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Uterine Fibroids Health Center

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Understanding Uterine Fibroids -- the Basics

What Are Uterine Fibroids?

Fibroid

The uterus is a muscular, hollow, pear-shaped organ in the pelvis. The lower portion narrows into the cervix, which opens to the vagina.

Fibroids are benign (noncancerous) tumors, or growths of the muscle and connective tissue of the uterus. They usually grow slowly and may occur inside the uterus, within the uterine wall, or on the outside surface of the uterus. They occur in 20% to 50% of women of reproductive age. Fibroids are more common in African-American women.

Women with fibroids may have uterine pain and abnormal bleeding -- usually heavy, prolonged periods. Many women with smaller fibroids have no symptoms at all.

During normal reproduction, a fertilized egg implants itself in the wall of the uterus. It is here that the embryo develops and grows into a baby, and where the baby is nourished until birth.

Uterine fibroids may change the shape of the uterus and make it difficult to become pregnant. Fibroids may also lead to miscarriages.

Sometimes, a fibroid attached to the outside of the uterus becomes twisted, or large fibroids outgrow their blood supply, leaving them starved for blood and oxygen. If this happens, you may suddenly feel a sharp pain in your abdomen. This pain can feel crampy in nature, similar to labor pains, because the uterus may be contracting.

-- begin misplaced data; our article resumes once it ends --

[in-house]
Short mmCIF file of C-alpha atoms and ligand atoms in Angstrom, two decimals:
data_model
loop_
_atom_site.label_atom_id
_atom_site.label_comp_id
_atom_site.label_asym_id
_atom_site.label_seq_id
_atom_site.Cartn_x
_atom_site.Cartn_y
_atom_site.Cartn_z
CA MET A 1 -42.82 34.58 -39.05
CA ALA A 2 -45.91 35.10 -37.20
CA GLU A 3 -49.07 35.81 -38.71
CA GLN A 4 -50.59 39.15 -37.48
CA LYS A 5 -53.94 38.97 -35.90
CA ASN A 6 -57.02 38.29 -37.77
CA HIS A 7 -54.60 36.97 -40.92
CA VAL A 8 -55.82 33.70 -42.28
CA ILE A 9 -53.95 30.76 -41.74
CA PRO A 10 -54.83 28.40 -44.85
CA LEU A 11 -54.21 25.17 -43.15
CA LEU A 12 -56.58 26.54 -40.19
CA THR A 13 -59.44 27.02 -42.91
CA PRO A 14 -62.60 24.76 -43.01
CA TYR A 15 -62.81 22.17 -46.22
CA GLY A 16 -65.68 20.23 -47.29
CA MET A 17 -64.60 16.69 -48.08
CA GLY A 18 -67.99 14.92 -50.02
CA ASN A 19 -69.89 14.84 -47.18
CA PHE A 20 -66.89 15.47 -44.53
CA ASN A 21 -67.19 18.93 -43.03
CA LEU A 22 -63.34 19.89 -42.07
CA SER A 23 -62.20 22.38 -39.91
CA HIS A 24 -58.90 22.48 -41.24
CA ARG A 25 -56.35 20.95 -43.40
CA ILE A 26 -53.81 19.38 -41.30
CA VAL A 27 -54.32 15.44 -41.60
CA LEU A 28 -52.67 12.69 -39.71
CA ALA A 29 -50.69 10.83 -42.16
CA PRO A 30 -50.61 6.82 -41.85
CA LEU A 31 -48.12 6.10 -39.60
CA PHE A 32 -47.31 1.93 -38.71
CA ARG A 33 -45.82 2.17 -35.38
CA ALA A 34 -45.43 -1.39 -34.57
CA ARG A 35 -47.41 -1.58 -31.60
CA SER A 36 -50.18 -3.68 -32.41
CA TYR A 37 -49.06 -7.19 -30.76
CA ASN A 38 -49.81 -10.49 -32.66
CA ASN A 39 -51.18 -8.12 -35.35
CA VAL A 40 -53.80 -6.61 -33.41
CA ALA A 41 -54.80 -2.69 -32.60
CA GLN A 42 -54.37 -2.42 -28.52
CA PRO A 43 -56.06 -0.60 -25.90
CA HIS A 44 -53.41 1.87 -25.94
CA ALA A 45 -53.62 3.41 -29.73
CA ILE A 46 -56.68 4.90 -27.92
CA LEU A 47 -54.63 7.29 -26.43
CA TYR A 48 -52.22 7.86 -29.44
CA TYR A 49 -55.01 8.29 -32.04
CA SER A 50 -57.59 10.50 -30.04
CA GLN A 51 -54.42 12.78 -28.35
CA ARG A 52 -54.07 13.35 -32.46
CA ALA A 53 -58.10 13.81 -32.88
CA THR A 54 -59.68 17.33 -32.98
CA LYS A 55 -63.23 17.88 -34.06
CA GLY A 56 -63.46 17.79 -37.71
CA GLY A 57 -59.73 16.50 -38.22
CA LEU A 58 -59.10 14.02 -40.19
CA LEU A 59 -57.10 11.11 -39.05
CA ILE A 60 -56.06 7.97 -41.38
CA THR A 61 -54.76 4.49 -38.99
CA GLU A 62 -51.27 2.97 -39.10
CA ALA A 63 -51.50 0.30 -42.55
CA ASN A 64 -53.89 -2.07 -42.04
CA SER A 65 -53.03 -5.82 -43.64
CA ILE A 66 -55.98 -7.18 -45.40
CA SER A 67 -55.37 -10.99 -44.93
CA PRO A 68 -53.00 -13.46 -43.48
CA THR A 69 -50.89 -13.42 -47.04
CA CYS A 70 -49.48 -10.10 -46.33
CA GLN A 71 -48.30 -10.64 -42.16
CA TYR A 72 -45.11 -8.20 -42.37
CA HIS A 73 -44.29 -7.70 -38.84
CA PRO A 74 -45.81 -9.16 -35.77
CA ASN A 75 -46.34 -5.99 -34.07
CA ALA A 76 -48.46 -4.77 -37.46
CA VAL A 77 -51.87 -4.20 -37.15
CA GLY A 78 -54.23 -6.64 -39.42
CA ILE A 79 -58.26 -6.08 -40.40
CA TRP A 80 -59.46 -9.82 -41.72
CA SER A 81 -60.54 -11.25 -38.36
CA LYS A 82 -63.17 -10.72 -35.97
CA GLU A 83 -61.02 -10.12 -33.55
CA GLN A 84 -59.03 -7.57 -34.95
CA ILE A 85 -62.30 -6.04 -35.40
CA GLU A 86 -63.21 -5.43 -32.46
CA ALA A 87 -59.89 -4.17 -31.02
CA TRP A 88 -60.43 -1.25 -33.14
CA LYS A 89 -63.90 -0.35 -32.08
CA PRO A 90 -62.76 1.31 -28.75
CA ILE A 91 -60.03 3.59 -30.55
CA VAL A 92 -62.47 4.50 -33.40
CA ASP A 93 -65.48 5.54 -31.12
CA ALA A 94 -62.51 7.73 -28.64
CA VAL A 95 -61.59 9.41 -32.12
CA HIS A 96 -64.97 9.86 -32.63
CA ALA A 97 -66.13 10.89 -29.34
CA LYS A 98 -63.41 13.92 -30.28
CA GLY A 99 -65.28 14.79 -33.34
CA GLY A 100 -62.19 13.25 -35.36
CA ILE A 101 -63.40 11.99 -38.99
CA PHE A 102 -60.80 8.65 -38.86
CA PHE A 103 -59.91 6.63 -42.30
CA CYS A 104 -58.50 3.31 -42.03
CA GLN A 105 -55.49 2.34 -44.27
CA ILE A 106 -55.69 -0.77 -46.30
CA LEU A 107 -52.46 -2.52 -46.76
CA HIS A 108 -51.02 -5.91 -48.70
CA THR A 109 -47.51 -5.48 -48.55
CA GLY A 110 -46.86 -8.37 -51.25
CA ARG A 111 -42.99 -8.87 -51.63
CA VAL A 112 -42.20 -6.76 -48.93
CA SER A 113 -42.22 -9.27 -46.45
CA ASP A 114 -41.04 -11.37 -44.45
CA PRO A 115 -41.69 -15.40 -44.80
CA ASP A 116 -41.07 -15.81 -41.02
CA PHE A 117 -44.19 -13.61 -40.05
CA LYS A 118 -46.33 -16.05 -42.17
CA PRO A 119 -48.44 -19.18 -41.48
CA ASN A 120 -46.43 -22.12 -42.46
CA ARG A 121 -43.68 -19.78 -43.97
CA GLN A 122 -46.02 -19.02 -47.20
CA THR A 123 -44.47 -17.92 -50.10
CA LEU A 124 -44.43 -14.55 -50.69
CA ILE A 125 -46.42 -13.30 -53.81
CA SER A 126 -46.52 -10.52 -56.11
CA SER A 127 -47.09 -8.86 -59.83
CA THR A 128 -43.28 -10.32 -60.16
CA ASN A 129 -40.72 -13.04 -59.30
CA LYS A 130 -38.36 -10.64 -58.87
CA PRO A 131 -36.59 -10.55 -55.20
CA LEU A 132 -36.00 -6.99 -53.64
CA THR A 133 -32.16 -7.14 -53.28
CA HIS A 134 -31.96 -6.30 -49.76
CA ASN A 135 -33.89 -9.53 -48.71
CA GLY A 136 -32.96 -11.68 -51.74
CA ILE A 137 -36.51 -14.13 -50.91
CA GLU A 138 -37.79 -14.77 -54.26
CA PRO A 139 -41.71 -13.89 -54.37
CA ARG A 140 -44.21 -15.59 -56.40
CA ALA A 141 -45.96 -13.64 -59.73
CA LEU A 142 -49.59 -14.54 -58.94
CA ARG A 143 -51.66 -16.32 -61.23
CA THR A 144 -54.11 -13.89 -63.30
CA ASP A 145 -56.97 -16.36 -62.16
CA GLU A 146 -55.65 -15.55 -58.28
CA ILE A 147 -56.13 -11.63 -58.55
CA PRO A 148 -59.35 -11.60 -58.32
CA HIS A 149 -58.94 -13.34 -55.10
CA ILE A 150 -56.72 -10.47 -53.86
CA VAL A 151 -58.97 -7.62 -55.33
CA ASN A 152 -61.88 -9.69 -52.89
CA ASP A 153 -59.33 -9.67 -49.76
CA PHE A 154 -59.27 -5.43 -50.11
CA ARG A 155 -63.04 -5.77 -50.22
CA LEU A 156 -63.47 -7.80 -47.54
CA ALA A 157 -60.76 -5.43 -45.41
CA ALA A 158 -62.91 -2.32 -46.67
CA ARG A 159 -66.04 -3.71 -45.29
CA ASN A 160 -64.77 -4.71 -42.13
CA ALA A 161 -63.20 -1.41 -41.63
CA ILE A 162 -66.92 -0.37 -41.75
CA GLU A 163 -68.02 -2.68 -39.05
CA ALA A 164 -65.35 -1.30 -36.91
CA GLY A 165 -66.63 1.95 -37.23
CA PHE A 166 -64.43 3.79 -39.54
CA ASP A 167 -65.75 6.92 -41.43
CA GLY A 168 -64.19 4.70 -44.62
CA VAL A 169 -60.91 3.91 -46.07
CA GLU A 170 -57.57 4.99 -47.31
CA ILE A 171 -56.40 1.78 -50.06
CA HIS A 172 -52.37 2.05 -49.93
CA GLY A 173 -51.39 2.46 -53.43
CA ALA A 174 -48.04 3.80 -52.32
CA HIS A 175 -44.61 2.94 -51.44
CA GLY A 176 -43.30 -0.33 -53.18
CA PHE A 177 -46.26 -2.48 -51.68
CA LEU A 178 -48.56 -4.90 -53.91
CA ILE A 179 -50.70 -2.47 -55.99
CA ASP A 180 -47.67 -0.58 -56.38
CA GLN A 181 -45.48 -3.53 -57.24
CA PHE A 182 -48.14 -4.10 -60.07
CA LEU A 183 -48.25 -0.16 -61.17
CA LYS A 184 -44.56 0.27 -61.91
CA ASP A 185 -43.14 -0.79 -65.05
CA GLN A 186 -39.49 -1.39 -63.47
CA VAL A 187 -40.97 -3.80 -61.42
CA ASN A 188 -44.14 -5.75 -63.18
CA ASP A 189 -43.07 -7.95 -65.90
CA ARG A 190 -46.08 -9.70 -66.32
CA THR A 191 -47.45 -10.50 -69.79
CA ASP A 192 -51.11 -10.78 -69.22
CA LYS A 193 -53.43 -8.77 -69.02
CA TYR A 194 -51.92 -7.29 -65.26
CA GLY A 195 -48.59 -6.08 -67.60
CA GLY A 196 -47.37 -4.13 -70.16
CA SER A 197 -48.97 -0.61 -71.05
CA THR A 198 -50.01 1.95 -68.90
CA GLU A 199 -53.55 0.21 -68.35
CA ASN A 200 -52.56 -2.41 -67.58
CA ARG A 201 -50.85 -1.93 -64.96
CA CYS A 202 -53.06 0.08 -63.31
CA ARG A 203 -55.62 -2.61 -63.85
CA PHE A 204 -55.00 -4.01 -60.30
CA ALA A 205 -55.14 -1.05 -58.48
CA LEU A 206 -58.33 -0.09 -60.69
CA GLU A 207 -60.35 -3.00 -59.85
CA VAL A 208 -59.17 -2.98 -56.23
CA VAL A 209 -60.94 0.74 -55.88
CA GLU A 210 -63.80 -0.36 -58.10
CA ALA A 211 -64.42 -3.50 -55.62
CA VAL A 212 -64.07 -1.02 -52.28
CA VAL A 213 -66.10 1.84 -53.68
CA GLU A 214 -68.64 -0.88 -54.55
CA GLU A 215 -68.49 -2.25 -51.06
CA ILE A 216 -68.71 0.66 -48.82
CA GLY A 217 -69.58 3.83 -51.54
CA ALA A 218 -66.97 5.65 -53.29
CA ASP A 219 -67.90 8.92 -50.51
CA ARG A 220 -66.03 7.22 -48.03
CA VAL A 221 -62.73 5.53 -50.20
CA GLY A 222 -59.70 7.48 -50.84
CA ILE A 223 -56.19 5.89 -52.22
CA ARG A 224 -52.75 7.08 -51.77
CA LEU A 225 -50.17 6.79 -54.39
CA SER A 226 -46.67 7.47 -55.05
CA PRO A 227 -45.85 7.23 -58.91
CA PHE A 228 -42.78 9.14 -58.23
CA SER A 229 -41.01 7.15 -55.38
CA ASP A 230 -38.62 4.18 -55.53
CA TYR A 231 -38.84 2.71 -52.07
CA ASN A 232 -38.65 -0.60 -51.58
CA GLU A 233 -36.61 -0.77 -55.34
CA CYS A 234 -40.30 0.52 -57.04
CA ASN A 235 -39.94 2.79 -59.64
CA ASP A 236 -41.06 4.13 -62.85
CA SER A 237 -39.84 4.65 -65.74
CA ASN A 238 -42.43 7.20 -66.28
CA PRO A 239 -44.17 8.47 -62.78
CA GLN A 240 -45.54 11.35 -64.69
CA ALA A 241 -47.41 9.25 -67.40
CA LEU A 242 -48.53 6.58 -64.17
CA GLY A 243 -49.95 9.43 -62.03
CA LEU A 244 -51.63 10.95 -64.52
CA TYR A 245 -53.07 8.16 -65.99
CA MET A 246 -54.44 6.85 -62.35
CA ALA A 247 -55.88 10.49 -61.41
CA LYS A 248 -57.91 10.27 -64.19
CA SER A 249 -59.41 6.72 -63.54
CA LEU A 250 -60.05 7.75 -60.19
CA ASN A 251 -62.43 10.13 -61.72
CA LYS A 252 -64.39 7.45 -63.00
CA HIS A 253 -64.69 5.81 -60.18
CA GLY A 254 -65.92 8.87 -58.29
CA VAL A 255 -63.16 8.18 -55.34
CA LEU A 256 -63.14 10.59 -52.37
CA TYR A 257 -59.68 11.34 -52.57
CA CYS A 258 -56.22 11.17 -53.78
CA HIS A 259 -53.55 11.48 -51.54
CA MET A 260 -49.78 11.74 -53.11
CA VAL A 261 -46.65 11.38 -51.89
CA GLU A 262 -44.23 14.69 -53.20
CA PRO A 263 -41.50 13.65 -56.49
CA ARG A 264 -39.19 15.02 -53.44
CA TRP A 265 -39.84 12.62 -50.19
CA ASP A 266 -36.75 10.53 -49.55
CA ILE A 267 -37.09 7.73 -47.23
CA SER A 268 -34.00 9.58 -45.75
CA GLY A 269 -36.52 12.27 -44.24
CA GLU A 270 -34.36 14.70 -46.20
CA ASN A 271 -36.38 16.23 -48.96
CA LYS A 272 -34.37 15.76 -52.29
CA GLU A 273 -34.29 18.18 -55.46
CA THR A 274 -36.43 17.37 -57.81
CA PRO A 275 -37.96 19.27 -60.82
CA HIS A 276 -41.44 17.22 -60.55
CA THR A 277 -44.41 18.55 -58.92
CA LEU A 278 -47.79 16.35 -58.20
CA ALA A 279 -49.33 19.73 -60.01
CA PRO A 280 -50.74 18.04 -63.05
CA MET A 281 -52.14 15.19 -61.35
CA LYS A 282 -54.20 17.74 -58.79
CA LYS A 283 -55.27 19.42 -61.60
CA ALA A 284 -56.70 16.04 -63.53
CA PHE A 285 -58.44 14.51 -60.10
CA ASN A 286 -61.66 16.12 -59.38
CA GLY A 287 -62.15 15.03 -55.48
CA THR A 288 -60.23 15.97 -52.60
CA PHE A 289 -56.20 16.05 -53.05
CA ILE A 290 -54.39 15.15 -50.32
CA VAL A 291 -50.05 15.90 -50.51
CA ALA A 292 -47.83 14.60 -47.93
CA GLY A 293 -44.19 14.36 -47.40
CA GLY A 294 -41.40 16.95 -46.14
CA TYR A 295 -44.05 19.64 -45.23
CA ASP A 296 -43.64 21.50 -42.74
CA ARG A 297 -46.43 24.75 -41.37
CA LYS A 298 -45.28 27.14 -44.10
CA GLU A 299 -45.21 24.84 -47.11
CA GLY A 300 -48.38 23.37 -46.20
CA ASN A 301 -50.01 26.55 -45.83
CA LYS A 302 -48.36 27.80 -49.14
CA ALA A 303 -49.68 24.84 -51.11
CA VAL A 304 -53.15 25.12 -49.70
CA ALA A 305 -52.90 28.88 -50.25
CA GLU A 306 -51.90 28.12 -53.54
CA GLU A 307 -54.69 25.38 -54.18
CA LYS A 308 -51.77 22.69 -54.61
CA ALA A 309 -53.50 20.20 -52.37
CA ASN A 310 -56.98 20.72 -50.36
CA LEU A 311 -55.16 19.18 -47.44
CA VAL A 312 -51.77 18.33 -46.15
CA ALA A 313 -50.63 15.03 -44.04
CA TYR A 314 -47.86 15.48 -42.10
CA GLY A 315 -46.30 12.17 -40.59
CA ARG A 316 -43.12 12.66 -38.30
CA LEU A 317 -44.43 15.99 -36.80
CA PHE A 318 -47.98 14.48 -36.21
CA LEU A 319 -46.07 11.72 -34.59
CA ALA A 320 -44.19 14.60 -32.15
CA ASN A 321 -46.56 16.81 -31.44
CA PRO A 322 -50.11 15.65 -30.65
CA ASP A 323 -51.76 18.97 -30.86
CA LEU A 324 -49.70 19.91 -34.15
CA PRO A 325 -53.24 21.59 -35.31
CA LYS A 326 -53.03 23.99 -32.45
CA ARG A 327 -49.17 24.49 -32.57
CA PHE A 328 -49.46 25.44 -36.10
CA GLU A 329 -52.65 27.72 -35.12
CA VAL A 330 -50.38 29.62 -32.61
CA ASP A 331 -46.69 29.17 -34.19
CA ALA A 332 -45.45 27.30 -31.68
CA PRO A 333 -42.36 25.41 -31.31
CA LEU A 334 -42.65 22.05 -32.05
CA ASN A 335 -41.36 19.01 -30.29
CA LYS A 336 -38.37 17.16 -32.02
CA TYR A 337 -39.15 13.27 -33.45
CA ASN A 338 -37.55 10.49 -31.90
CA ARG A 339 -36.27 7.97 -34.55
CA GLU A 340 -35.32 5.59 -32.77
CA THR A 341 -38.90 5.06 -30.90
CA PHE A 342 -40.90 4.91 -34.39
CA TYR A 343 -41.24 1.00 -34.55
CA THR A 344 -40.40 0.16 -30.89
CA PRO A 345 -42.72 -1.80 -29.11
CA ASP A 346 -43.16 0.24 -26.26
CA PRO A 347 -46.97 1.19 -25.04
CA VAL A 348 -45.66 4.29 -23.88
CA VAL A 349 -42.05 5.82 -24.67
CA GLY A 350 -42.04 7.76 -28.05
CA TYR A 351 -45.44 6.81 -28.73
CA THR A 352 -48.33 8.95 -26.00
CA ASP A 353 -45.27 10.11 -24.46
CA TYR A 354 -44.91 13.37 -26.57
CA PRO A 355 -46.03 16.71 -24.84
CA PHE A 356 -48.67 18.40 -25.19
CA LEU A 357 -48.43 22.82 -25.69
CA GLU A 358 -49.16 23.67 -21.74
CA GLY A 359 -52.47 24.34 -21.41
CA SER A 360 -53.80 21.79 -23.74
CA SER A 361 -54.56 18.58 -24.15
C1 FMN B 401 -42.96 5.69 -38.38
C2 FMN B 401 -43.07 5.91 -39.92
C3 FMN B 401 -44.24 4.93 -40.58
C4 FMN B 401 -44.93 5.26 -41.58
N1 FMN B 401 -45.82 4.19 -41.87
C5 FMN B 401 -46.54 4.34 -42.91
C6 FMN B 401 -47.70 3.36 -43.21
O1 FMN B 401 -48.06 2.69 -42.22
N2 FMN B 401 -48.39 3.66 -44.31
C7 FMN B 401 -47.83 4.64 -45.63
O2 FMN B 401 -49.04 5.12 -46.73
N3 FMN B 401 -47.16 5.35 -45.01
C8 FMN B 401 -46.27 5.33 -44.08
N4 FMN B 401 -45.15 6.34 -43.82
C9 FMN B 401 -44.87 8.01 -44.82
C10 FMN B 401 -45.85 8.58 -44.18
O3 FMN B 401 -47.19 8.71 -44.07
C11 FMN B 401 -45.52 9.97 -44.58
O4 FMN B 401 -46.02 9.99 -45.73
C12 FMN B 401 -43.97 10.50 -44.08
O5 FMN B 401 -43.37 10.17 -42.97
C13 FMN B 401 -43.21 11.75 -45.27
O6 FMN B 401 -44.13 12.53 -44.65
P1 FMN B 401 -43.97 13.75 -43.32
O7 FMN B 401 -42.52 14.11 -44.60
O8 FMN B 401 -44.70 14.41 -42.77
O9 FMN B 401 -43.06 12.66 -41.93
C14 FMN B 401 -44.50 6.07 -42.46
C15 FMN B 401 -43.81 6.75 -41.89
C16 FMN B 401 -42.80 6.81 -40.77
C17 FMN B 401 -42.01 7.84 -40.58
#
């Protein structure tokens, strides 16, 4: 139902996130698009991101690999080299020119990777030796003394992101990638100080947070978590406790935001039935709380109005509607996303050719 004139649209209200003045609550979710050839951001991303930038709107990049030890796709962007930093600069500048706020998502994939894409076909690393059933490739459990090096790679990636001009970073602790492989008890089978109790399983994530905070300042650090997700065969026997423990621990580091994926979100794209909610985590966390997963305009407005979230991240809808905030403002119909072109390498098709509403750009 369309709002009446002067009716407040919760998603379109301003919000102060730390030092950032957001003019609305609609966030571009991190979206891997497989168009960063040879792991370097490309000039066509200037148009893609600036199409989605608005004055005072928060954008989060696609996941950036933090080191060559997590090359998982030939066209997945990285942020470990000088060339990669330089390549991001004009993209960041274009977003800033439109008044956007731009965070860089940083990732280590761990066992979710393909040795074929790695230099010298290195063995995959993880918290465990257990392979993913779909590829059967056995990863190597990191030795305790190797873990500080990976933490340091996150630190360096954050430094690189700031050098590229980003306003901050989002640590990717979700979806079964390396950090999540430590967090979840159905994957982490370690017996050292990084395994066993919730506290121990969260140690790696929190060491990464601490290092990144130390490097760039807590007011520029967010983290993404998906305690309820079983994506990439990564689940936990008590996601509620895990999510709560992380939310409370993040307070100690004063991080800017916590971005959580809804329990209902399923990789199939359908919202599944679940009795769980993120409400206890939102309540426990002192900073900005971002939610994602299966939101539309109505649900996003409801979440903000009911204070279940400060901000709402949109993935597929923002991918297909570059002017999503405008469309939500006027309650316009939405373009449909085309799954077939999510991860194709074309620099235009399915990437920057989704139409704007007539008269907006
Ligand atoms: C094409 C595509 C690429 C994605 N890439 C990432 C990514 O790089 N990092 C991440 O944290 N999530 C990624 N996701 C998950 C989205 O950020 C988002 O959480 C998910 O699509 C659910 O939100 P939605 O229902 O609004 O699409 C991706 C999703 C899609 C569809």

Fibroids may cause bladder or bowel pressure, or make sex painful. If they cause periods to become too heavy, they can lead to anemia (low levels of red blood cells in the blood). 

Some fibroids enlarge during pregnancy. Complications of having fibroids during pregnancy include:

  • Early labor
  • The baby is not positioned ''head down'' for birth
  • The fetus grows poorly
  • Placenta abruption (the placenta detaches from the uterine wall)
  • Bleeding in the mother after delivery
  • Miscarriage

Fibroids usually shrink after menopause.

Fibroids are thought to develop due to genetic mutations. Their growth is related to hormones; birth control pills, estrogen replacement therapy, and pregnancy may cause fibroids to grow and expand.

WebMD Medical Reference

Reviewed by Trina Pagano, MD on March 27, 2014

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